- Luigi Ponti
Research focuses on the analysis of Mediterranean agro-ecosystems and the study of integrated modeling for assessing ongoing global change to develop approaches, methods and tools for sustainable agriculture.
PhD in Agricultural Entomology, Postdoctoral Fellow at University of California, Berkeley on Agroecology/Agroecosystems Analysis, and Marie Curie International Fellow (see blog of GlobalChangeBiology project). He is a fellow of the international non-profit scientific consortium CASAS (Center for the Analysis of Sustainable Agricultural Systems).
Olive bioeconomics in a warming climate
*Ponti L, Gutierrez AP, Ruti PM, Dell’aquila A (2014) Fine scale ecological and economic assessment of climate change on olive in the Mediterranean Basin reveals winners and losers. Proceedings of the National Academy of Sciences, USA, http://dx.doi.org/10.1073/pnas.1314437111.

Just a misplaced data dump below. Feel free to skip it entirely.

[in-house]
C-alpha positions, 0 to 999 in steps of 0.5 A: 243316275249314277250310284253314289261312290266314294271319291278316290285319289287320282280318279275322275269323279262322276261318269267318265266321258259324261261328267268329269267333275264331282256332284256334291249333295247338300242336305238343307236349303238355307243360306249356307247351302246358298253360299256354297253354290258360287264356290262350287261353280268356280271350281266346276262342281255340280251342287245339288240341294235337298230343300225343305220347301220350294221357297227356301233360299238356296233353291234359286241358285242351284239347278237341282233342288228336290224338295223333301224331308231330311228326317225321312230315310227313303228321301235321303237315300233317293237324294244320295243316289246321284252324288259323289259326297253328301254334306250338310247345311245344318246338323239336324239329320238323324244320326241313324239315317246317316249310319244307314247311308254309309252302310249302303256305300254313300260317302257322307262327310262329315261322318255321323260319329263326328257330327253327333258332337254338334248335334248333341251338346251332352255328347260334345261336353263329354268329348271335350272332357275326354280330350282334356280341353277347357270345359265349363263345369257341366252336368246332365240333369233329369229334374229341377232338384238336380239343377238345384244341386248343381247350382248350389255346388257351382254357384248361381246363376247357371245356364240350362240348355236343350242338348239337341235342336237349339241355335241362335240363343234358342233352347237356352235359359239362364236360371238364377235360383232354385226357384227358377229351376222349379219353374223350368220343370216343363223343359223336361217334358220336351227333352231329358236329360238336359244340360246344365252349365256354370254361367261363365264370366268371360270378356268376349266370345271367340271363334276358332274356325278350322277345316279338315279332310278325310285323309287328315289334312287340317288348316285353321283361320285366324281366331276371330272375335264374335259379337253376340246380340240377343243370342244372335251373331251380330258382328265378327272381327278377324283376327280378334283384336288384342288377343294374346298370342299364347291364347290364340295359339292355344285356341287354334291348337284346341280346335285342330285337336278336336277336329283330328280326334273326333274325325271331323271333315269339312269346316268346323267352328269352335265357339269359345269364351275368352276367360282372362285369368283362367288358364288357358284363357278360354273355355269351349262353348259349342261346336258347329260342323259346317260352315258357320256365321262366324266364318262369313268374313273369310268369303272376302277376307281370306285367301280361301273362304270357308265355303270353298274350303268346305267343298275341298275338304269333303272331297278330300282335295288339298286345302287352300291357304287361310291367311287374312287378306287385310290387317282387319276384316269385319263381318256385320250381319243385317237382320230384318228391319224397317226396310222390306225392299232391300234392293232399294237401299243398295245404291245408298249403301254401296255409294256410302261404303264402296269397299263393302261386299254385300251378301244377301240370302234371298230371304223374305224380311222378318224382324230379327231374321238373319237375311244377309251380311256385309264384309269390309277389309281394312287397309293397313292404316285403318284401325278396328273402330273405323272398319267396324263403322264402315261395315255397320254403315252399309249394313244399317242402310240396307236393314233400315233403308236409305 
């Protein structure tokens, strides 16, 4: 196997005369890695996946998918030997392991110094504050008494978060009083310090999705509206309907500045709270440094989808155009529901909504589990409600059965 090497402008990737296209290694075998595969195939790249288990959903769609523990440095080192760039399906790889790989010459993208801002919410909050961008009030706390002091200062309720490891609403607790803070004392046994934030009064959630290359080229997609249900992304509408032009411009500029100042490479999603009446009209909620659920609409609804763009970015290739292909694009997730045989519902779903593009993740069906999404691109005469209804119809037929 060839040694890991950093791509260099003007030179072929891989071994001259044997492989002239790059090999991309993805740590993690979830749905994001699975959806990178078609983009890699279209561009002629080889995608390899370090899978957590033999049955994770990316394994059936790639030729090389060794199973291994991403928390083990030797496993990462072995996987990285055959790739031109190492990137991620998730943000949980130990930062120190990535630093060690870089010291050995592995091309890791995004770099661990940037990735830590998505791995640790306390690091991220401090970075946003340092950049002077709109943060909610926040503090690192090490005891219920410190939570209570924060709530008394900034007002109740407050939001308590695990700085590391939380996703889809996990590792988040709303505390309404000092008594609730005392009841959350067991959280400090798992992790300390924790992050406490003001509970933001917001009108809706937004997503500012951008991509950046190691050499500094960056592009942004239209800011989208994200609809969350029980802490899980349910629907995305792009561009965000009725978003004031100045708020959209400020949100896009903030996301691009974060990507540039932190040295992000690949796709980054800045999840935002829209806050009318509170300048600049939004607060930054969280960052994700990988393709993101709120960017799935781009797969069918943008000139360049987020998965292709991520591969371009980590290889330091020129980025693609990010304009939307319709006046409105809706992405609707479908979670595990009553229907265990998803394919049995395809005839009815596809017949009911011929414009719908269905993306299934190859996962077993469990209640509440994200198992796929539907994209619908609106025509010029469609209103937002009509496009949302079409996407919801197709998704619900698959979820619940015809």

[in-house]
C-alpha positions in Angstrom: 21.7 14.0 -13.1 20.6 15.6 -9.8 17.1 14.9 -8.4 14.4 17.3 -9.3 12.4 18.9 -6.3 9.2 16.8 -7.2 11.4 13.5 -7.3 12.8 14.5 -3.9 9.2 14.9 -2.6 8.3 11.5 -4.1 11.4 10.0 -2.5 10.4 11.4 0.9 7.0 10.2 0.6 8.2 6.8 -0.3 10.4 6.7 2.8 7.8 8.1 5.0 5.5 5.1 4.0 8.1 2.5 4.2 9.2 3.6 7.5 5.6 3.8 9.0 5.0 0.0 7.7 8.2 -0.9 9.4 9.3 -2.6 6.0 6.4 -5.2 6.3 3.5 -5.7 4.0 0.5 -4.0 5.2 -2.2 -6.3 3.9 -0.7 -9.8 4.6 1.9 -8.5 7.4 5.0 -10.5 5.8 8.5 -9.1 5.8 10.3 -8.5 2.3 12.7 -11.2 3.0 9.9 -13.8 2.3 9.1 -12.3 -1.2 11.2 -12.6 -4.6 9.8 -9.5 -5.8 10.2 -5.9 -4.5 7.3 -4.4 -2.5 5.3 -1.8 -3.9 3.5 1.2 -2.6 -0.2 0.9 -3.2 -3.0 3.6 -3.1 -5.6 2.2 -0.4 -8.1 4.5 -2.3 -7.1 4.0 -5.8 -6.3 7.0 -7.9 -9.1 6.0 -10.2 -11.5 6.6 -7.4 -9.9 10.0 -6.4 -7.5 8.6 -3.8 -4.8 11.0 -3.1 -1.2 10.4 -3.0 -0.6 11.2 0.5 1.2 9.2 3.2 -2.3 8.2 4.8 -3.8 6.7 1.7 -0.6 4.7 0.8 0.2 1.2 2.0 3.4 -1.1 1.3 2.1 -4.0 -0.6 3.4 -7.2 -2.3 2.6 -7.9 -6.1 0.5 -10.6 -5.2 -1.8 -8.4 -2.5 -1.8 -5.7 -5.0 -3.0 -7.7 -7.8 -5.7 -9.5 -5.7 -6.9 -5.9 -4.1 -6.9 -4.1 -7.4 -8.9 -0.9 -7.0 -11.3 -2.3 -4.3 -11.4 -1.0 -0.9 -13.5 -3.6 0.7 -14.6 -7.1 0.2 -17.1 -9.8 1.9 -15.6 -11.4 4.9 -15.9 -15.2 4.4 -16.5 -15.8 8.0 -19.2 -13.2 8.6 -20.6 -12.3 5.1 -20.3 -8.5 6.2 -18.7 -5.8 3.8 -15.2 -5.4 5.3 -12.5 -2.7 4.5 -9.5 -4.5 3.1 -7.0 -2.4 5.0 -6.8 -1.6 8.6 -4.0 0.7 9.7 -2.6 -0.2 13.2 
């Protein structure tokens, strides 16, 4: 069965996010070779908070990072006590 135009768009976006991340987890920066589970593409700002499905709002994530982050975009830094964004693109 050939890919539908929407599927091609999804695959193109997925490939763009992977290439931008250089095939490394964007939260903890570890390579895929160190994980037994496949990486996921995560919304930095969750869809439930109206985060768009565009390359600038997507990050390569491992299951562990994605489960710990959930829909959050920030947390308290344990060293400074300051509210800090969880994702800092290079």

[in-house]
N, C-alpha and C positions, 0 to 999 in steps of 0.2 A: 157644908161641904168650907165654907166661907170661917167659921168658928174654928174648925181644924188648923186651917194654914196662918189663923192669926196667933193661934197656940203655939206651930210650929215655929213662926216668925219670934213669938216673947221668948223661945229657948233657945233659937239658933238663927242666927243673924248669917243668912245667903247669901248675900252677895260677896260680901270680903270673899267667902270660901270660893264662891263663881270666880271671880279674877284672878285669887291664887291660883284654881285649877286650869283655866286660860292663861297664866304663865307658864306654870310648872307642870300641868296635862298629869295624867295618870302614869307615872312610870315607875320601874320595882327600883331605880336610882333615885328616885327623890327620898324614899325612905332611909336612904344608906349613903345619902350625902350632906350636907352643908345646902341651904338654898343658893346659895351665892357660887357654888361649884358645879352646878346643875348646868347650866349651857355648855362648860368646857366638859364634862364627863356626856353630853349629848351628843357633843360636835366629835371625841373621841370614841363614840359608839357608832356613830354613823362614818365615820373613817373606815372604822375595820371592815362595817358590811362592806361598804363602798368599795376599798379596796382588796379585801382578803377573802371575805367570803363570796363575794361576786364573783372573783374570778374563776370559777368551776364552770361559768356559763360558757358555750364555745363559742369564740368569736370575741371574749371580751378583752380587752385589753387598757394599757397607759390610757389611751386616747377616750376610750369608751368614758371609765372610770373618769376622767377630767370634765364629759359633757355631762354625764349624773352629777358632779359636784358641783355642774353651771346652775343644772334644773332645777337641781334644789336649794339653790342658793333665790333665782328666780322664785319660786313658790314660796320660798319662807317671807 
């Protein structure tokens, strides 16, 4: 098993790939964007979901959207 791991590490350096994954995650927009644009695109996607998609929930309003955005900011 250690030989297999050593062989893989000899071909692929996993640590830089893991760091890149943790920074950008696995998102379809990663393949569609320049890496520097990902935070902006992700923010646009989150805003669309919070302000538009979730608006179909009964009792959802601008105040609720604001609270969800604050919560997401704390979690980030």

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The Mediterranean Basin is a climate and biodiversity hot spot, and climate change threatens agro-ecosystems such as olive, an ancient drought-tolerant crop of considerable ecological and socioeconomic importance. Climate change will impact the interactions of olive and the obligate olive fruit fly (Bactrocera oleae), and alter the economics of olive culture across the Basin. We estimate the effects of climate change on the dynamics and interaction of olive and the fly using physiologically based demographic models in a geographic information system context as driven by daily climate change scenario weather. A regional climate model that includes fine-scale representation of the effects of topography and the influence of the Mediterranean Sea on regional climate was used to scale the global climate data. The system model for olive/olive fly was used as the production function in our economic analysis, replacing the commonly used production-damage control function. Climate warming will affect olive yield and fly infestation levels across the Basin, resulting in economic winners and losers at the local and regional scales. At the local scale, profitability of small olive farms in many marginal areas of Europe and elsewhere in the Basin will decrease, leading to increased abandonment. These marginal farms are critical to conserving soil, maintaining biodiversity, and reducing fire risk in these areas. Our fine-scale bioeconomic approach provides a realistic prototype for assessing climate change impacts in other Mediterranean agro-ecosystems facing extant and new invasive pests.